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What is gastroesophageal reflux (GER)?
Gastroesophageal reflux, also called GE reflux or GER,
happens when the contents of the stomach back up into
the esophagus.
What causes GER?
In most babies with GER, the ring of muscles
(sphincter) that separates the stomach and the
esophagus is not fully developed. When the
ring does not close tightly, the stomach
contents can back up into the esophagus.
As the baby matures, the muscles grow stronger
and the GER often stops.
GER can also happen when the baby swallows too much
air. This can occur when the baby is fed too quickly.
What are the symptoms of GER?
Symptoms of GER include:
• Spitting up
• Refusing to eat
• Fussing during or after feedings
• Coughing or wheezing
• Choking
• Crying when lying face up, especially
after feeding
Gastroesophageal Reflux
How common is GER?
GER is very common, especially in premature babies.
Does GER cause permanent problems?
In most cases, GER does not cause permanent harm
to the baby. It usually goes away as the baby grows

What treatment will my baby receive?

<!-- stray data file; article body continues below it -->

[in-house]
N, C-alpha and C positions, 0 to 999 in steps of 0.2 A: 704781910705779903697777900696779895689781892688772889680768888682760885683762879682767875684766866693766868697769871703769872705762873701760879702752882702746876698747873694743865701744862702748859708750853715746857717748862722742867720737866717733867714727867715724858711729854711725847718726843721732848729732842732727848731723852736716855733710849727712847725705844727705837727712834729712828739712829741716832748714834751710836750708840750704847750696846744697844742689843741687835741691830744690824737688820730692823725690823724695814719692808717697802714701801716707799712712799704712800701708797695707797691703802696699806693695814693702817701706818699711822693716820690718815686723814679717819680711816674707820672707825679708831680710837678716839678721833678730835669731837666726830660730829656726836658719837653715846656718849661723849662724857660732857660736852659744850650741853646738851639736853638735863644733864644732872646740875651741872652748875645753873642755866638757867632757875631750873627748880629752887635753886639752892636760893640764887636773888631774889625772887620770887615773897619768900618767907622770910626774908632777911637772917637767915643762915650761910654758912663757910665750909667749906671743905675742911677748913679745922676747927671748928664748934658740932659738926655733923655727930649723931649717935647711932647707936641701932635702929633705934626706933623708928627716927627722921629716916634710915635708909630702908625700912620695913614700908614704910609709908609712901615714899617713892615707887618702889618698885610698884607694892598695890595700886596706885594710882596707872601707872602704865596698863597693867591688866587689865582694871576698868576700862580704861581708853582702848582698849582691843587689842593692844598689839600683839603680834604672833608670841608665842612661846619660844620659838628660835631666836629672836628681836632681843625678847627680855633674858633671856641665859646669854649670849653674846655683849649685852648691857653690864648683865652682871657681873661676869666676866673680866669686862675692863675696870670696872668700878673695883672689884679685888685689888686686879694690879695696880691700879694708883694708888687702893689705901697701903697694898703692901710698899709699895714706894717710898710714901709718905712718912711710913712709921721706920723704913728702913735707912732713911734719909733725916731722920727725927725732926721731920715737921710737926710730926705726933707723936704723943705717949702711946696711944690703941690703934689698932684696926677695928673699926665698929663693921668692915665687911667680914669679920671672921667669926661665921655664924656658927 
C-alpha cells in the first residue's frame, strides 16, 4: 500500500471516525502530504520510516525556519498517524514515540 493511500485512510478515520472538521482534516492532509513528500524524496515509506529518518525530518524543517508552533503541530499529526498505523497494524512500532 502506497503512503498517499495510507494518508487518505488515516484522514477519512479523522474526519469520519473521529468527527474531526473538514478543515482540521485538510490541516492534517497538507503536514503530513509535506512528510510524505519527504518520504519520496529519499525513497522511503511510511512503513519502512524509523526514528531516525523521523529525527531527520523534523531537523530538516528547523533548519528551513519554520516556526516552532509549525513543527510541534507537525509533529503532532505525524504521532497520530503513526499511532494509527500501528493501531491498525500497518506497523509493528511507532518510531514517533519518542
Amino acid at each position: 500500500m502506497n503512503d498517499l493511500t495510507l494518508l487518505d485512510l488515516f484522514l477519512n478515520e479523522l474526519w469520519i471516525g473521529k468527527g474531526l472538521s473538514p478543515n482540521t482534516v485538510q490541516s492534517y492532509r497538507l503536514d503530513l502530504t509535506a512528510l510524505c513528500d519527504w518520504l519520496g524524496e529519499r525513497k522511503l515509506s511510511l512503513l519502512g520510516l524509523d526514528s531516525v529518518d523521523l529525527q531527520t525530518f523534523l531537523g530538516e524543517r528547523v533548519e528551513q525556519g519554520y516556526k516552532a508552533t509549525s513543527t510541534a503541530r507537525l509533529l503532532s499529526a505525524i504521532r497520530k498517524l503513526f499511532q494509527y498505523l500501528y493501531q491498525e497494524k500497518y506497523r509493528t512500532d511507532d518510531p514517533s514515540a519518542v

Many cases of GER may be helped by changing how the baby
is fed. The health care team may recommend:
• Smaller, more frequent feedings
• Holding the baby upright (in a sitting position) during
feeding and for 15 to 30 minutes after feeding
• Burping the baby during and after feedings
• Not bouncing or jiggling the baby after feeding
• If breast-feeding, changes to the mother’s diet can
make a difference
• If formula-feeding, trying another type may help (for
example: cow, soy, or elemental)
In a few cases, GER may be a symptom of a more serious
problem. If needed, tests will be ordered to find the cause of the
problem. The health care team will talk with you about the tests
and possible treatment.
Treating Gastroesophageal Reflux
What will happen next?
In most cases, GER goes away on its own; however, each
baby is different. Talk to your baby’s health care team. It
is important to keep your baby’s appointments after you
leave the hospital.

Esophageal – related to the
Esophagus – tube connecting the
mouth and the stomach
Gastro – related to the stomach
Gastroesophageal Reflux (GER)
contents of the stomach back up
into the esophagus
Sphincter – ring of muscles that
separates parts of the digestive
track, for example, between the
esophagus and the stomach

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